At the gentle (and brilliant) suggestion of a reader, I have decided to act upon a notion I had back in the summer, before I even opened the Bookshop at Lanier’s Books, namely, a series of proper introductions to the authors and titles you will find on my shelves. My books are selected with great care and intention as it has been my ambition to create a space of trust and beauty and worth wherein my readers may peruse with abandon–without having to wade through what Charlotte Mason so endearingly termed ‘twaddle’. Granted, there is plenty of lighter reading amid my tomes, but that mainly of a nineteenth or early-twentieth century variety and, consequently, wholesome in tone and moral structure. The books in my shop are there for a reason, either by first-hand experience with the title itself or by a confiding trust in the author based on previous encounters with other works.
Basically, I am always hunting and selecting the authors I love and the books I love for the sheer joy of sharing them. Many have asked how I can bear to part with them–I must confess with a blush that many I already own. Mrs. Downs always said that a real book collector is bound to become a book seller one day or another out of sheer necessity! But even the ones which don’t reside in my personal library are a literal delight to pass on as I envision (and even hear of) the delight with which they are received.
I am hoping that these social pleasantries will aid you, not only as you cast your eyes over the titles and descriptions in my shop, but in making the acquaintance of these books and their authors in your own corners of the world.
And now, without further ado, I present Rumer Godden.
My first introduction to Rumer Godden came by way of a picture of the books on a bedside table of a respected writer. I didn’t have to know more than that to send me scurrying to the library to check out The Greengage Summer. The writing was not sparkling–it was shimmering, luminescent, by times restrained and luscious, filled with beauties that hurt and honesty that was painful at times. I’m not a big fan of ‘coming-of-age’ novels as they all seem to follow a rather predictable route with a lot of predictable and usually distasteful elements. Greengage broke that mold for me, and left me wanting more of Godden’s gorgeous prose. She reminded me a little bit of Elizabeth Goudge, with her depth of perception and insistence upon prying beneath the surface of things, not to mention her obvious love of beauty. And though this particular novel did not reveal the deep spiritual vein that I was to encounter in other works, I knew, somehow, that it was there.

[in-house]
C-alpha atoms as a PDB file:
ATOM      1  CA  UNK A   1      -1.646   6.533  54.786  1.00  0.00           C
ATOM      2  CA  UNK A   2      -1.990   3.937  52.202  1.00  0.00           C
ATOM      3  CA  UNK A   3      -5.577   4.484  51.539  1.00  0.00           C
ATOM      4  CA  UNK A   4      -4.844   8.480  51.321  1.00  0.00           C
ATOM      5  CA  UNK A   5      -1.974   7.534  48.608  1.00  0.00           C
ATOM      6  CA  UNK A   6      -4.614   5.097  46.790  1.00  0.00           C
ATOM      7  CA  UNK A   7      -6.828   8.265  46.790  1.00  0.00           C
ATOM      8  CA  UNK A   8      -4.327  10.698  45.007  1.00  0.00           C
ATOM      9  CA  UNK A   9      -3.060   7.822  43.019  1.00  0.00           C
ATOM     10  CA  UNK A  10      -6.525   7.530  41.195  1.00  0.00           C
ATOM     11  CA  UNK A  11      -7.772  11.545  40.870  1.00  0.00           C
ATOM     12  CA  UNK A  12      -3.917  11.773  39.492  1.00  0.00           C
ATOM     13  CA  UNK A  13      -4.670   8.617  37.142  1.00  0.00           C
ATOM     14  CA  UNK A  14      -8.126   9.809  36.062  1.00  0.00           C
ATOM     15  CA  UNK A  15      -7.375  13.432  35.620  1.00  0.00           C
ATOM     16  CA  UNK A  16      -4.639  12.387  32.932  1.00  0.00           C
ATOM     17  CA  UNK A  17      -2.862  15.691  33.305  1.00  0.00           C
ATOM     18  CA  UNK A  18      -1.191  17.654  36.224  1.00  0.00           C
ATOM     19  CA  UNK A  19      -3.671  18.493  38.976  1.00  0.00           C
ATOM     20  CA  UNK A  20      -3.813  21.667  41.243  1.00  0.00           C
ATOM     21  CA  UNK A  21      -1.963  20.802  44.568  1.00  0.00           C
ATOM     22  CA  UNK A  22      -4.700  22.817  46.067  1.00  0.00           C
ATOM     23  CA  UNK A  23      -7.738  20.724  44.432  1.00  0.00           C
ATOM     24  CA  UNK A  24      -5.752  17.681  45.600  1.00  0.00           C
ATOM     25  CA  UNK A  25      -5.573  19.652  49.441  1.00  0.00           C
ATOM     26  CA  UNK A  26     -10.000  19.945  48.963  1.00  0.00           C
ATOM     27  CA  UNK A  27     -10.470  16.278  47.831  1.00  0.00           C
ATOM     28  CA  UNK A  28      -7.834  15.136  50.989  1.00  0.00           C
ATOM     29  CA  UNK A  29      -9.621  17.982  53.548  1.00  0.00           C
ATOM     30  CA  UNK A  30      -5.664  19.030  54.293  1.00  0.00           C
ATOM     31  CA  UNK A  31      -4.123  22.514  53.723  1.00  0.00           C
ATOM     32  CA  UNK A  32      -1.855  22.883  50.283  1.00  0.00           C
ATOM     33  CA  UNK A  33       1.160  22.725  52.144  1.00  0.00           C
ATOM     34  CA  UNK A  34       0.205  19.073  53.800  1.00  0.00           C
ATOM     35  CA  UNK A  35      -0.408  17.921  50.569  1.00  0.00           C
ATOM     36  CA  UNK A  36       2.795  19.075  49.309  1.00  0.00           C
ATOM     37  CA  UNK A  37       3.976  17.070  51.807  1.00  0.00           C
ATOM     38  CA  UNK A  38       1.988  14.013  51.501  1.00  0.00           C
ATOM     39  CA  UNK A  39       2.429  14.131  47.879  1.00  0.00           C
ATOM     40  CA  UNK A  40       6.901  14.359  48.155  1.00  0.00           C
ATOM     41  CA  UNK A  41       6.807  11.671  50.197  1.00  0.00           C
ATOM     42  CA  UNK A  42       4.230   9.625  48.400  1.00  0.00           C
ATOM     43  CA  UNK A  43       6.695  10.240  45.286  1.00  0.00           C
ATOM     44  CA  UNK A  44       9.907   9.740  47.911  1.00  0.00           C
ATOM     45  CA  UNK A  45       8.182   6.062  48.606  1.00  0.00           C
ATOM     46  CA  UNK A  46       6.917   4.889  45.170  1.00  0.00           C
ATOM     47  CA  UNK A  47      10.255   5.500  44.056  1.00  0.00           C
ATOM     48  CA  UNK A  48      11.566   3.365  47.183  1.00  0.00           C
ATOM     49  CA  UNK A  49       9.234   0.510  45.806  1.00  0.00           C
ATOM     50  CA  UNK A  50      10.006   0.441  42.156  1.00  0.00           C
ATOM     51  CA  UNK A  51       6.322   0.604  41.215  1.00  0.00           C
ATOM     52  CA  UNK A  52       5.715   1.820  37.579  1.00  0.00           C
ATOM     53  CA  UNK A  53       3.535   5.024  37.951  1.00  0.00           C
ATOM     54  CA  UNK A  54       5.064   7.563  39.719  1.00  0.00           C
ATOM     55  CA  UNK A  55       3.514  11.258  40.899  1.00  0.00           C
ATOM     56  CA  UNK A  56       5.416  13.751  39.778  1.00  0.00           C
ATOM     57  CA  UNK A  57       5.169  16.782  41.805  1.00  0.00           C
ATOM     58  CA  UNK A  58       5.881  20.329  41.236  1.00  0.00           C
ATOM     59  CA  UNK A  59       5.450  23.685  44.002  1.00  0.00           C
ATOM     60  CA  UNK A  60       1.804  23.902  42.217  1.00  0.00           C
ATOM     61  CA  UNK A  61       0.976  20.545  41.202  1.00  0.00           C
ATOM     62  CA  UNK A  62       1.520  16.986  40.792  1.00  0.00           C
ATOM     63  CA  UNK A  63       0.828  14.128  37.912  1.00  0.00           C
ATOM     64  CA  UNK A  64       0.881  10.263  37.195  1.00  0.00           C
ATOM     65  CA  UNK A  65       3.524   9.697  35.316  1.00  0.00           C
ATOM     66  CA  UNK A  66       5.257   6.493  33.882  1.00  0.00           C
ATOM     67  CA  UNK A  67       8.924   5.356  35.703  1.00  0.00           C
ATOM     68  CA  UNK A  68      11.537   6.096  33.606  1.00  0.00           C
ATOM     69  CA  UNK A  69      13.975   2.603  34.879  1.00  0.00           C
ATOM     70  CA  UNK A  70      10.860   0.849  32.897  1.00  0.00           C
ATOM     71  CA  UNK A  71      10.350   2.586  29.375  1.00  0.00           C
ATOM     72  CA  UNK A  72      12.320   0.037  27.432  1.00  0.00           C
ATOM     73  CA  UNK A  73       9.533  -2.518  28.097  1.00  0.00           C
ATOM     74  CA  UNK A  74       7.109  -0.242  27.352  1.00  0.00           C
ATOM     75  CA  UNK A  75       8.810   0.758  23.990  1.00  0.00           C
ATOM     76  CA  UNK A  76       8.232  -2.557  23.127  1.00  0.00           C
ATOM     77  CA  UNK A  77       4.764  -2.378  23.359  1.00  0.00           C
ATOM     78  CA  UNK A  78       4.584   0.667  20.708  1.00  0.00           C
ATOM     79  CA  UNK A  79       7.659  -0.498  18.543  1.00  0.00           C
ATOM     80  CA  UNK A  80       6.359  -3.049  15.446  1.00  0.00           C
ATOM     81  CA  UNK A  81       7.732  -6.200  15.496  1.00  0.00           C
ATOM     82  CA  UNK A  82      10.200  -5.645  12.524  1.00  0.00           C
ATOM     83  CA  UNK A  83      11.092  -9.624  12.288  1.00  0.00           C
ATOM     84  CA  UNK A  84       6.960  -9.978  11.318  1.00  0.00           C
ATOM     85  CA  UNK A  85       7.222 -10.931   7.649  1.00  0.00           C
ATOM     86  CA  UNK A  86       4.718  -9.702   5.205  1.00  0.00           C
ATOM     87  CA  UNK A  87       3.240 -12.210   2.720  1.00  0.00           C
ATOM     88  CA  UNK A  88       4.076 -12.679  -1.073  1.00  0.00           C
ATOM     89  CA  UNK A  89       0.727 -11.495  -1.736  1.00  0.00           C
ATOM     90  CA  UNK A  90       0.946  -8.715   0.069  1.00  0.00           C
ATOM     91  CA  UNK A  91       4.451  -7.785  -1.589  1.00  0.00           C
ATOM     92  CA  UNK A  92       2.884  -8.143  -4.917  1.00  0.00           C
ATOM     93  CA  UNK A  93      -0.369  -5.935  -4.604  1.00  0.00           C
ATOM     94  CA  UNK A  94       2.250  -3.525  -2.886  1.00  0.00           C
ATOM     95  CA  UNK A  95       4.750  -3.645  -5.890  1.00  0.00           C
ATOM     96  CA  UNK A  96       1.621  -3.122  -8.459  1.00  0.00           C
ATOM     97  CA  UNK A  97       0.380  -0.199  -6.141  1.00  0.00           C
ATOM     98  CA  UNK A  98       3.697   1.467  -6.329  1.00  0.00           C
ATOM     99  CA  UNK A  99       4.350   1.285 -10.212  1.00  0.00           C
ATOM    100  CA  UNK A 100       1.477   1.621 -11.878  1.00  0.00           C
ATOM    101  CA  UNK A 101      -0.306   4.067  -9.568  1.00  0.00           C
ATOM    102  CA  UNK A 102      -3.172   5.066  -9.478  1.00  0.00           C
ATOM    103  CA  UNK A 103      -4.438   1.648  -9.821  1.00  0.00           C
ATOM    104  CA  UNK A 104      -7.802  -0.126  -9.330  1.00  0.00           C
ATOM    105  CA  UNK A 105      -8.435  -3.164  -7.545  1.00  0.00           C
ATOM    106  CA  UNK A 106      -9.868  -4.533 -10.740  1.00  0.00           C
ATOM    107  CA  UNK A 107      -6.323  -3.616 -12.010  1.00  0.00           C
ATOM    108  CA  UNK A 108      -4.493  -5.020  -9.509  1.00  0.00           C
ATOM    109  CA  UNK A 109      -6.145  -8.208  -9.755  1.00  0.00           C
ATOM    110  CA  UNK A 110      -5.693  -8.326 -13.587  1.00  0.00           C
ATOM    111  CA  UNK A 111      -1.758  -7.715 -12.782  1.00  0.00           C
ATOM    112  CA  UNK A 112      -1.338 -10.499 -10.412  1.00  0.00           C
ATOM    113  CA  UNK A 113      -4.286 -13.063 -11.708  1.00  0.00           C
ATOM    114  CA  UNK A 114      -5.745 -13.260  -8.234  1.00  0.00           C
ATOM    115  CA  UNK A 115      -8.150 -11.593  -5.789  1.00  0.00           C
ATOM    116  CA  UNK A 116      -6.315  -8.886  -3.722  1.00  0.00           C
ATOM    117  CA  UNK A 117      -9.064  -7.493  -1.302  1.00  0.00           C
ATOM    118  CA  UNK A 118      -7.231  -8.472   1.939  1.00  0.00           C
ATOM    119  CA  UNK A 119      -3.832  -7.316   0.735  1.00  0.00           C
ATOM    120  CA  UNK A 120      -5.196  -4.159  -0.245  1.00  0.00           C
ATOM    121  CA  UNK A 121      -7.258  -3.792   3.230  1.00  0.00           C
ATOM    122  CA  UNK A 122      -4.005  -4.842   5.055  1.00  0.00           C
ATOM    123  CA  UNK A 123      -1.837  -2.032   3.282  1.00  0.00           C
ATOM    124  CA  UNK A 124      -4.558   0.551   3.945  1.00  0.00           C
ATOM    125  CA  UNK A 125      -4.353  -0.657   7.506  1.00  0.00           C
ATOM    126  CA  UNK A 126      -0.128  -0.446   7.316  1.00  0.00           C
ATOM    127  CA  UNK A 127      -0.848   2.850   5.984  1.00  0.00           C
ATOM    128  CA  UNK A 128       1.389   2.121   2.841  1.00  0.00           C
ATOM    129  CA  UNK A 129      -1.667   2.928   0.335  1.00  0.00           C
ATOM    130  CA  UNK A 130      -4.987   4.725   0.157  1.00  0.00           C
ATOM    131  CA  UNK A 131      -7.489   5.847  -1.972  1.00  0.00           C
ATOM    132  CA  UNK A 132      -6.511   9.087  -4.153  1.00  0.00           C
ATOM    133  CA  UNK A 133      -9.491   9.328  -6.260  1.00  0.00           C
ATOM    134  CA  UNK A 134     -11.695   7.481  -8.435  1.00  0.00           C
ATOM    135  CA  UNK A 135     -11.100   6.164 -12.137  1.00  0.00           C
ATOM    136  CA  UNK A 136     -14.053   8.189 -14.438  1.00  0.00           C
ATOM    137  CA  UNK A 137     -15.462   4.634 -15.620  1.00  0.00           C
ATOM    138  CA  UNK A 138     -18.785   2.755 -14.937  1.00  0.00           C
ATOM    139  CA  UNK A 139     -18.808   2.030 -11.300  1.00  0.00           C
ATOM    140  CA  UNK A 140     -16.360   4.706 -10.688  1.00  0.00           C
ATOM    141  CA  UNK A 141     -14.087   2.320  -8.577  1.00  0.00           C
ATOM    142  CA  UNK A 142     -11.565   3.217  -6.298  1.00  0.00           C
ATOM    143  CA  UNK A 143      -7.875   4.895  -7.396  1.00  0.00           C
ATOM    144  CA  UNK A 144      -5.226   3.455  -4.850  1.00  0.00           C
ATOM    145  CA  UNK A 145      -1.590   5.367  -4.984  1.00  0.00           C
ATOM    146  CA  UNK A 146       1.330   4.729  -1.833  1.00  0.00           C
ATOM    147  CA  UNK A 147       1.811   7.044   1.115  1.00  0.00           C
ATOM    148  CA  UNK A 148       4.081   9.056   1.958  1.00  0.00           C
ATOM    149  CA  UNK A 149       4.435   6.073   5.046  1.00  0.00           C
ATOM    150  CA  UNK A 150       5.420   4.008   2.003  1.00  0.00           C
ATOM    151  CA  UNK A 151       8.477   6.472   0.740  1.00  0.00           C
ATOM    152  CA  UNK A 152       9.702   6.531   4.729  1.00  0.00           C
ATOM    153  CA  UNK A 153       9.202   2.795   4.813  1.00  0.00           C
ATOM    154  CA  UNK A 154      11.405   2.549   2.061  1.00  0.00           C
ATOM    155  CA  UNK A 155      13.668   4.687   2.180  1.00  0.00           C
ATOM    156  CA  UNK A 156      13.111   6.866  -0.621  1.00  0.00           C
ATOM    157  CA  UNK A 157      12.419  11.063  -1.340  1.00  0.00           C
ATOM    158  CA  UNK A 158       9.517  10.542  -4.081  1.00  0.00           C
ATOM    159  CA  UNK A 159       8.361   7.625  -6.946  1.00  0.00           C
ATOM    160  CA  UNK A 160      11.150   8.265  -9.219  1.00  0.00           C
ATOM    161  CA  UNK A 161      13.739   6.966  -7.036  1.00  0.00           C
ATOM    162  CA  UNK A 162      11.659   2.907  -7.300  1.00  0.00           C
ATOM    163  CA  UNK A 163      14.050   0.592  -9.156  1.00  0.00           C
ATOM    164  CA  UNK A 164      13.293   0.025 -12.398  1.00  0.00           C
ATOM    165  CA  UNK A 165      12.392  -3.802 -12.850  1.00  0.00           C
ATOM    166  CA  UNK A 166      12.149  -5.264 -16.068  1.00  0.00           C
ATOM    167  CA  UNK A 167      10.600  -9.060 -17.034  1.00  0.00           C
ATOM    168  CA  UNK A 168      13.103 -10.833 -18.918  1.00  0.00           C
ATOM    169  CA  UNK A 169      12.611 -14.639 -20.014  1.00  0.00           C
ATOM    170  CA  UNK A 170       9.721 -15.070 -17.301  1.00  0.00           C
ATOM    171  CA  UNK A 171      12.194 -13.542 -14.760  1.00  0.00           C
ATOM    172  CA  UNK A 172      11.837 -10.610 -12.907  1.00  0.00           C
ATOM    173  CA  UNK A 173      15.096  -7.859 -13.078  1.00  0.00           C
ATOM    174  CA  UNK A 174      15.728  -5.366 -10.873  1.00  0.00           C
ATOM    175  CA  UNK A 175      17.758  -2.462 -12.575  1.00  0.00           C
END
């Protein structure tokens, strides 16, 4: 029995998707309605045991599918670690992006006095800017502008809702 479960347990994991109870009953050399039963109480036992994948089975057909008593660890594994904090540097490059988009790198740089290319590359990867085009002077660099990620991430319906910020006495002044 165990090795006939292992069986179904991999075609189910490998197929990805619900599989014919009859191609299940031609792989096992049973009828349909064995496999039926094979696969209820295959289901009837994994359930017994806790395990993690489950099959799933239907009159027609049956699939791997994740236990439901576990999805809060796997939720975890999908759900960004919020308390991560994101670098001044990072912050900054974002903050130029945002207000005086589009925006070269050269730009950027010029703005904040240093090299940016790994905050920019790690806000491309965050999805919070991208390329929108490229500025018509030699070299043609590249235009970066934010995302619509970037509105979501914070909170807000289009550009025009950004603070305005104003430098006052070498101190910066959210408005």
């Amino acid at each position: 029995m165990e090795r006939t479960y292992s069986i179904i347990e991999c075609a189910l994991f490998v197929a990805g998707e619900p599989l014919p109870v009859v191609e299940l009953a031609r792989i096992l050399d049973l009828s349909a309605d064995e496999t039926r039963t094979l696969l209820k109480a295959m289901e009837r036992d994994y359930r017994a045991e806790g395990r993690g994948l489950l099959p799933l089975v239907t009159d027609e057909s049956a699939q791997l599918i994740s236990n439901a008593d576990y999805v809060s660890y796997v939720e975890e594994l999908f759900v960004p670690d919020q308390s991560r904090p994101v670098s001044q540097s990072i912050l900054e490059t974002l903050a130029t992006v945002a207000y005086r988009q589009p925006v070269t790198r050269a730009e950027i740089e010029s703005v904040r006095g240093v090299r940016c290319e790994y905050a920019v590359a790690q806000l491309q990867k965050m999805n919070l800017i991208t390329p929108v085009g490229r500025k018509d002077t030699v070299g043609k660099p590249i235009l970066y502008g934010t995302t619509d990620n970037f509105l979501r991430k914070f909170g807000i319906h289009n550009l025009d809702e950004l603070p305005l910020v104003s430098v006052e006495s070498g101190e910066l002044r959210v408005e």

Rumer Godden was born in Sussex, England in 1907, and spent her childhood in Colonial India, returning to Calcutta to open a dance school in 1925. She died in 1998 in Dumfriesshire, Scotland. Much of her prose is flavored with the customs and conflicts of the British regime in India, and, later, with the devotion of Catholicism, to which she converted in 1968. She was awarded the Officer of the Order of the British Empire in 1993 and she wrote more than 60 works during her lifetime.
There are a number of Godden’s books on my shelves.
Kingfishers Catch Fire is the story of a single English mother making a determined way for herself and her children in the Eden-like Vale of Kashmir–against the best counsel of her friends and advisers.
Five for Sorrow, Ten for Joy tells the agonizing story of Lise, a former prostitute who finds her vocation among a society of nuns in post-war Paris, and is a good example of how Godden can write of truly horrifying and heart-breaking things without being more graphic than is absolutely necessary.
China Court is a tale of an English country house in Cornwall and of the family who has lived in it for over 100 years. Drawing on the medieval Book of Hours, Godden intertwines the five generations with the ‘Hours’ of China Court, from Lauds to Matins.
The Creatures’ Choir is a lovely translation she made of the French nun Carmen Bernos de Gasztold’s Choral de Betes. An absolutely delightful collection of poems based on the prayers of 26 of God’s creatures, ranging from the swallow to the starfish, the peacock, the mother hen, the hedgehog and the flea.
In This House of Brede is personally one of my very favorite books. Here’s an excerpt from a review I wrote of it for YLCF:
From the very first pages of Brede I knew that this book was like nothing I had read before. It is the story of a wealthy and successful career woman who enters a Benedictine monastery in England in the 1950’s, and much of the detail of cloistered life was taken from Godden’s own experience of living in the gatehouse of an English Abbey for three years. Philippa Talbot’s story is woven amid that of the threads of the other nuns and novices in a tapestry as complex and beautiful as the richly-colored ceremonial vestments made with loving skill in the workrooms of Brede Abbey. It is a tale that is strangely gripping for its quiet setting of shaded cloisters and flowering parkland. But the real venue is the hearts of the women who inhabit the monastery, and the true drama lies in the choices they make whether or not to give Christ full sway in their lives. It is an absolutely gorgeous book, radiant with spiritual truth and written with a lovely starkness that only emphasizes the renunciations these courageous women have made. But it is a starkness that glows beneath with warmth and fire and godly love, and it rings with what Phyllis Tickle in her introduction calls a ‘bright sadness’.
I do hope that this helps a little if you have never met Rumer Godden. I think she’s well worth getting to know.